A better course of action, in my opinion would be to take your business elsewhere. This baker would not only lose the money for making the wedding cake but all future business of the couple. They were customers of the baker. They bought several cakes there. Can the baker afford to run off customers? Customers who will tell others that even if not LGBT support the LGBT community? There are other bakers that are happy to bake that cake and make that money.
    At one point in this nation's history, religious people believed it was against their religious teachings that the races mix.

    Most religious people have moved past that belief... but it took a Supreme Court ruling to set the record straight. Religious people can still believe that the races should not mix...and some still do.

    The Supreme Court's ruling did not force religious people to believe otherwise...it just made any law forcing separation unlawful.

    Religious people can and will still be able to believe that SSM is against their religious teachings...they just will not be able to defy Federal or State law protections for protected classes.

    It has already been settled, religious peoples are entitled to believe as they wish...they are just not able to put those believes into practice in every circumstance.
    Last edited by DebateDrone; 27th June 2017 at 05:53 AM.
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  7. #17
    Veteran Member Southern Dad's Avatar
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    Quote Originally Posted by DebateDrone View Post
    Don't be surprised or disappointed when the Court rules against the baker.

    You frame the case as a baker seeking his religious right to refuse service. The case the Court will hear is whether states have the right to set LGBT persons as a protected class.

    The business owner does not have the right to refuse service to any Federally recognized protected class...even if the owner has a religious objection. That is current federal law.

    22 States have included LGBT folk onto their list of protected classes in their state's anti-discrimination laws. The question is...Does a state have that right.
    The baker did not refuse service to these customers. He had made them cakes in the past. He refused to make a rainbow wedding cake for a same sex marriage saying that it was compromising his religious values. The same sex couple, customers of his, felt that their rights as LGBT trumped his religious rights and demanded that he make the cake. Then sued him over it.

  8. #18
    Veteran Member Southern Dad's Avatar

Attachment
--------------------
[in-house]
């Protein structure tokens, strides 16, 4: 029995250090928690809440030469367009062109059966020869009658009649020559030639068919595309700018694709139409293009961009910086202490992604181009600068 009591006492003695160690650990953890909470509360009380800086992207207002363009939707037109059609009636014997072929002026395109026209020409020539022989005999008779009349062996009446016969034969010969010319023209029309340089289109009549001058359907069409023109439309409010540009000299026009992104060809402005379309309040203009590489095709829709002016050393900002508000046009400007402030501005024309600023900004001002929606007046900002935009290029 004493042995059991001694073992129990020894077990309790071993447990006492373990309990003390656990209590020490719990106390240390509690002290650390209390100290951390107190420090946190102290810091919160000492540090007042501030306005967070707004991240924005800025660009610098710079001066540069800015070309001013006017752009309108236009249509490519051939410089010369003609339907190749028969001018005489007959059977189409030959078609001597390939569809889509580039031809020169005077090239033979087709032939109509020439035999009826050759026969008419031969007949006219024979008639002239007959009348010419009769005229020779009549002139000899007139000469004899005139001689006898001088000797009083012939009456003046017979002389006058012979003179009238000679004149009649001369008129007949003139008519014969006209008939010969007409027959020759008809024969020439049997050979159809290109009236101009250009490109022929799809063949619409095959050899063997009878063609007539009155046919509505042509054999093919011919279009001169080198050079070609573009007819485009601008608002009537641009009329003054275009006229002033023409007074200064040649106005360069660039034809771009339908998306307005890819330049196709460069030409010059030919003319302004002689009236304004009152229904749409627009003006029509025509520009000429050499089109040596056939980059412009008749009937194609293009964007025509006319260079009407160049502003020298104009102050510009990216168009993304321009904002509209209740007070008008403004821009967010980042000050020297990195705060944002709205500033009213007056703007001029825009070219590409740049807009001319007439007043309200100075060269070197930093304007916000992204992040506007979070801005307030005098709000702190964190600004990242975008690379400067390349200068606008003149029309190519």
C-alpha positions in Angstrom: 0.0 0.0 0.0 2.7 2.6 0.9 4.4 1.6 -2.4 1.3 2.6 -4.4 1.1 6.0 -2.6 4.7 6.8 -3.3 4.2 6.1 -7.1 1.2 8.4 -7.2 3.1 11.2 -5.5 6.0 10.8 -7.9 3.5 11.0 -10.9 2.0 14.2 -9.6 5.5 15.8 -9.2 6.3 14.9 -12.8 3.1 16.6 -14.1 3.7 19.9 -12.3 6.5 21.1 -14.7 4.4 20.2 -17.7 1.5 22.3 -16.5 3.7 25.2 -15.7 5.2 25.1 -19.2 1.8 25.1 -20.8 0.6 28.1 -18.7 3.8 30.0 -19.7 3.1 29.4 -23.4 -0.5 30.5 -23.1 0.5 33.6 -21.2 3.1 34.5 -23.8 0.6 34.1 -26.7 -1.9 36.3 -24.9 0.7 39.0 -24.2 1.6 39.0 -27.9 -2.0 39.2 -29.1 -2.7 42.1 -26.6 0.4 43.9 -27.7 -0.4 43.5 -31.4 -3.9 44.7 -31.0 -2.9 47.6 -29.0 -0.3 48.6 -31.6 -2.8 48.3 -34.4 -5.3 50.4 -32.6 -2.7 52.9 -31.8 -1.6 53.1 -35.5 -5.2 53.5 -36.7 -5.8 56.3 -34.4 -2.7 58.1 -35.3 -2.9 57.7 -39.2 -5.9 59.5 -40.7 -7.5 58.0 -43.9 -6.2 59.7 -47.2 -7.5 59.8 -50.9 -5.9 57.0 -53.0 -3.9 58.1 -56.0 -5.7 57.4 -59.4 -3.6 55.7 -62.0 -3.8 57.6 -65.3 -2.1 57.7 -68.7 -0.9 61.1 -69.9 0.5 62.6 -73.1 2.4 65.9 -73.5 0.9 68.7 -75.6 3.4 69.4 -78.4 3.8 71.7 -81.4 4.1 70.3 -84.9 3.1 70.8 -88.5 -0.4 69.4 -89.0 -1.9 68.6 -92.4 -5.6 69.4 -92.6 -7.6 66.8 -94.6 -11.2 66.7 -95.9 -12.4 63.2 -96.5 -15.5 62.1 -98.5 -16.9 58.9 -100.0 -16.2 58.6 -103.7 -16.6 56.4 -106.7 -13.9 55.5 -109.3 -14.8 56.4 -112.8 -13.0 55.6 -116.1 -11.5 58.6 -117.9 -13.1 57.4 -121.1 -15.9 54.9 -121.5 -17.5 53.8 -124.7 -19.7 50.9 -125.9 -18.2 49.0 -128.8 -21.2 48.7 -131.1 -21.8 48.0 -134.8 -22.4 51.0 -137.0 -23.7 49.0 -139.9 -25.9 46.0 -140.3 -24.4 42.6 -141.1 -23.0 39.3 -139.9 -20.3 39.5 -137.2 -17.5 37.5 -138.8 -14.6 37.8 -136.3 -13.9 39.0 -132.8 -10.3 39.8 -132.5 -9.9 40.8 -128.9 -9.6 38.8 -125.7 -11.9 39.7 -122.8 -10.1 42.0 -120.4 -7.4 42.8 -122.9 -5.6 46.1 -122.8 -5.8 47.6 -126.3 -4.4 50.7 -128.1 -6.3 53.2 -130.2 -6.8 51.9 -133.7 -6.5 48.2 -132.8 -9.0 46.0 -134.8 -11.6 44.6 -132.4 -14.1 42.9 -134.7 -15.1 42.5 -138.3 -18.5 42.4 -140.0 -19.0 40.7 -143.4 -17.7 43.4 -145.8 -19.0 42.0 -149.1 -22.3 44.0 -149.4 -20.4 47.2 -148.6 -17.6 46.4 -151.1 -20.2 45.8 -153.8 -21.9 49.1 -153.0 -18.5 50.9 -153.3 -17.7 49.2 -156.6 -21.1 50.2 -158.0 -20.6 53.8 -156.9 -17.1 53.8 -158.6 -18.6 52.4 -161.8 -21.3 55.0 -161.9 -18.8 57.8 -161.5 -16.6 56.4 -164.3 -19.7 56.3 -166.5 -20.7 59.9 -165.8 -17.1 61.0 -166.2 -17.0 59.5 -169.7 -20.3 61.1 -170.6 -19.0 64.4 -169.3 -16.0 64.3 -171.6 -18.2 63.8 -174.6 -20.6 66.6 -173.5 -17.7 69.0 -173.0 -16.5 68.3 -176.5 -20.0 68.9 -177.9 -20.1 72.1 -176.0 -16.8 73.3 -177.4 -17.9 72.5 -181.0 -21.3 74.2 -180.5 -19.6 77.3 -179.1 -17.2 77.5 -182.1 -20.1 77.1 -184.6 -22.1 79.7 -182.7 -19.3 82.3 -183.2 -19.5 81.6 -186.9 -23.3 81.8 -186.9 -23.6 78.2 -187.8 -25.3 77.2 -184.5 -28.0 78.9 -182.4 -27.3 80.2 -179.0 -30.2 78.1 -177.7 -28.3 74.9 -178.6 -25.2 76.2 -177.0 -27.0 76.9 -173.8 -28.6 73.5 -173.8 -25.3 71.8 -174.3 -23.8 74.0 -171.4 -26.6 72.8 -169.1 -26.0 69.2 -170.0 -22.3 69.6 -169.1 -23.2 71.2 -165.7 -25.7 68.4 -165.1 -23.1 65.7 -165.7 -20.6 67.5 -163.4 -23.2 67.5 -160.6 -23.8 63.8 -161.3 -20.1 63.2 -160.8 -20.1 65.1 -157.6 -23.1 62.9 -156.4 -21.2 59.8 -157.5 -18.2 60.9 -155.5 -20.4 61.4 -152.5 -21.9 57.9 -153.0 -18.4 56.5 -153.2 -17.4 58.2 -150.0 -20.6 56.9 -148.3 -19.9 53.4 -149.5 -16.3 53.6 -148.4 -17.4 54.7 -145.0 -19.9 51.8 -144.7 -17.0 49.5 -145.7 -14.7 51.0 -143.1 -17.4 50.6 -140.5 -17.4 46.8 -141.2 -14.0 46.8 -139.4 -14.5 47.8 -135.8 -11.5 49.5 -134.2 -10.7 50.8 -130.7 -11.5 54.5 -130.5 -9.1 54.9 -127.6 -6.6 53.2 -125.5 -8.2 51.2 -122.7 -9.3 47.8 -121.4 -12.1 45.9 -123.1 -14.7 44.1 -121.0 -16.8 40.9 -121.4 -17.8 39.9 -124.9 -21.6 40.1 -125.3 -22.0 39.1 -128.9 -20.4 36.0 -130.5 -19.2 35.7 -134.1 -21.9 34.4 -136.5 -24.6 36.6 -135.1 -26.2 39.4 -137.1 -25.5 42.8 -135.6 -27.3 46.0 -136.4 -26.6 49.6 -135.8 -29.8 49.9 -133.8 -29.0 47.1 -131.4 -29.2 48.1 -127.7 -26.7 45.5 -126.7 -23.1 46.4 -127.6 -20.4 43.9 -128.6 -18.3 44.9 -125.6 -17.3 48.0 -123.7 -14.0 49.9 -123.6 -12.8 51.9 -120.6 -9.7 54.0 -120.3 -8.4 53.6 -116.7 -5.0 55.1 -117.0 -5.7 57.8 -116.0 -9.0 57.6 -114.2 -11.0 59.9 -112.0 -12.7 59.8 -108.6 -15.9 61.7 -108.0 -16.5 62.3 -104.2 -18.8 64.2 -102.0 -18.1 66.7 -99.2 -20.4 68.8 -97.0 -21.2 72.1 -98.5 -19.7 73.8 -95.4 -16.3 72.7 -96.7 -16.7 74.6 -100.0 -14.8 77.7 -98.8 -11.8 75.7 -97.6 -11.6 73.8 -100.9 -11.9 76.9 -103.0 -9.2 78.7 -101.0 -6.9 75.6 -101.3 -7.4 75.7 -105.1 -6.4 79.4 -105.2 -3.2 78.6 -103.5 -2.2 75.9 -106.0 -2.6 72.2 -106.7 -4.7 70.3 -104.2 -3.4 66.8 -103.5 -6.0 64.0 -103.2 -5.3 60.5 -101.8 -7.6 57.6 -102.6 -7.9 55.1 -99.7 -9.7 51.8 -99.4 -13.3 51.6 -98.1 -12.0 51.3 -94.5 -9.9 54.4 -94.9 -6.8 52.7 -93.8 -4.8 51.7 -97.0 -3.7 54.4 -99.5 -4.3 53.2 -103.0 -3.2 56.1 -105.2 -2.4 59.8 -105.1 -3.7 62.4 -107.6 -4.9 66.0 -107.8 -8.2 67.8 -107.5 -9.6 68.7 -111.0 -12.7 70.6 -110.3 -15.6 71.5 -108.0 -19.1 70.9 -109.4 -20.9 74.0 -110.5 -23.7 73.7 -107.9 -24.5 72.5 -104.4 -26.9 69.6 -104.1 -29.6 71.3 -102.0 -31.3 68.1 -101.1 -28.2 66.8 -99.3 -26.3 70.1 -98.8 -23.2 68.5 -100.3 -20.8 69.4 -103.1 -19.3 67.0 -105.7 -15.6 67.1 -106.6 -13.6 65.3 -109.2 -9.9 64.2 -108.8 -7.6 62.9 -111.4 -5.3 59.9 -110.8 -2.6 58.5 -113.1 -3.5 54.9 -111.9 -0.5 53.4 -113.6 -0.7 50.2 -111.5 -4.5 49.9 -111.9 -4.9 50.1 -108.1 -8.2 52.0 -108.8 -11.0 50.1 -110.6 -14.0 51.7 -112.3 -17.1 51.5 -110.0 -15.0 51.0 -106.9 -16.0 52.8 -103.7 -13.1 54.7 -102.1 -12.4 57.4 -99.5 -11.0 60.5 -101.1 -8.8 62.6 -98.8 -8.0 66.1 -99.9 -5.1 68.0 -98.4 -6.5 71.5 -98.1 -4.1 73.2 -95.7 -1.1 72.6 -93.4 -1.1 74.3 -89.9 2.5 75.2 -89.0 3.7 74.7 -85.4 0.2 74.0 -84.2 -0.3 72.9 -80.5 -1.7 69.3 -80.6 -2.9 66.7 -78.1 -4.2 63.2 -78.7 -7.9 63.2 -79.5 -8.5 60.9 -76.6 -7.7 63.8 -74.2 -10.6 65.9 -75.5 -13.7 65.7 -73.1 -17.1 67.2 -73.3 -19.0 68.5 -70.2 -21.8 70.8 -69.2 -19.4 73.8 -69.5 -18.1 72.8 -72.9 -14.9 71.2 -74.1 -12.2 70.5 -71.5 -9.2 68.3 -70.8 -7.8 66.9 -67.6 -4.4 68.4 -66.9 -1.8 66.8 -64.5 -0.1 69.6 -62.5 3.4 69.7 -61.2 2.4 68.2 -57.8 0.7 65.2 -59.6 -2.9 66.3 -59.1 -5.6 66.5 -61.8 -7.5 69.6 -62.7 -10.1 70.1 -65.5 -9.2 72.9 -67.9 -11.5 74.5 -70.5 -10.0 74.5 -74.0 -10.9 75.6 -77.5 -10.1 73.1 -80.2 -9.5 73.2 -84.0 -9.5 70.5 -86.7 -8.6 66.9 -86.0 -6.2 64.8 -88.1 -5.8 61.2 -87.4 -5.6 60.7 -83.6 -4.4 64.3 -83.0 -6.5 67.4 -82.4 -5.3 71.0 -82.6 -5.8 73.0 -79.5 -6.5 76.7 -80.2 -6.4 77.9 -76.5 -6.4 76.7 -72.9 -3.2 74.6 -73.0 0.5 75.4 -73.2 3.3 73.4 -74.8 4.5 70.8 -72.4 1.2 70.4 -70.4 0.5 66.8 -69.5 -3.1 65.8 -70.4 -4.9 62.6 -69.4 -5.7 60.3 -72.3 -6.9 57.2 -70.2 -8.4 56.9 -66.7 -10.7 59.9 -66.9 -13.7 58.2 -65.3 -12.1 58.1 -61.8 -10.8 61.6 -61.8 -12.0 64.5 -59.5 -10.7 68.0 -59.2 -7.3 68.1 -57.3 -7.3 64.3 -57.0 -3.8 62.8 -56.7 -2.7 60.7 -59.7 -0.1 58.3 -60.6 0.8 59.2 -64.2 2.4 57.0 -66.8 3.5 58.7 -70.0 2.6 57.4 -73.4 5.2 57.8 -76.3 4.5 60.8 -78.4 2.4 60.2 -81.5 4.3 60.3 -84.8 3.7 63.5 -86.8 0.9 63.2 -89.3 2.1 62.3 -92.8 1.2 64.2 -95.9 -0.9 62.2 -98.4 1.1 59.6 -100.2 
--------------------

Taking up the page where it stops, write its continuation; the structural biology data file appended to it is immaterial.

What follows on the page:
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    Quote Originally Posted by DebateDrone View Post
    At one point in this nation's history, religious people believed it was against their religious teachings that the races mix.

    Most religious people have moved past that belief... but it took a Supreme Court ruling to set the record straight. Religious people can still believe that the races should not mix...and some still do.

    The Supreme Court's ruling did not force religious people to believe otherwise...it just made any law forcing separation unlawful.

    Religious people can and will still be able to believe that SSM is against their religious teachings...they just will not be able to defy Federal or State law protections for protected classes.

    It has already been settled, religious peoples are entitled to believe as they wish...they are just not able to put those believes into practice in every circumstance.
    That is all wonderful but can this baker be compelled to make a rainbow wedding cake for a same sex marriage? He made them other cakes. He wasn't discriminating against the same sex couple. He was refusing to make the cake for the wedding. Further, why the hell would the same sex couple want him to be forced to make those wedding cakes? Do you want to force people to take your money? Isn't it better to just go somewhere that the person isn't so motivated by religious beliefs that he or she will turn down money?

  9. #19
    Veteran Member ptif219's Avatar
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    Quote Originally Posted by KnotaFrayed View Post
    What religion do rainbow flags represent?
    The religion of gays. The democrats put gays above the constitution

    Democrats show they put gays above Christians. More bigotry from democrats. Special law and agendas for democrat special interest groups
    Last edited by ptif219; 27th June 2017 at 06:40 AM.

  10. #20
    Wrinkly Member Dangermouse's Avatar
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    Quote Originally Posted by ptif219 View Post
    The religion of gays. The democrats put gays above the constitution

    Democrats show they put gays above Christians. More bigotry from democrats. Special law and agendas for democrat special interest groups
    Silly. Too too silly!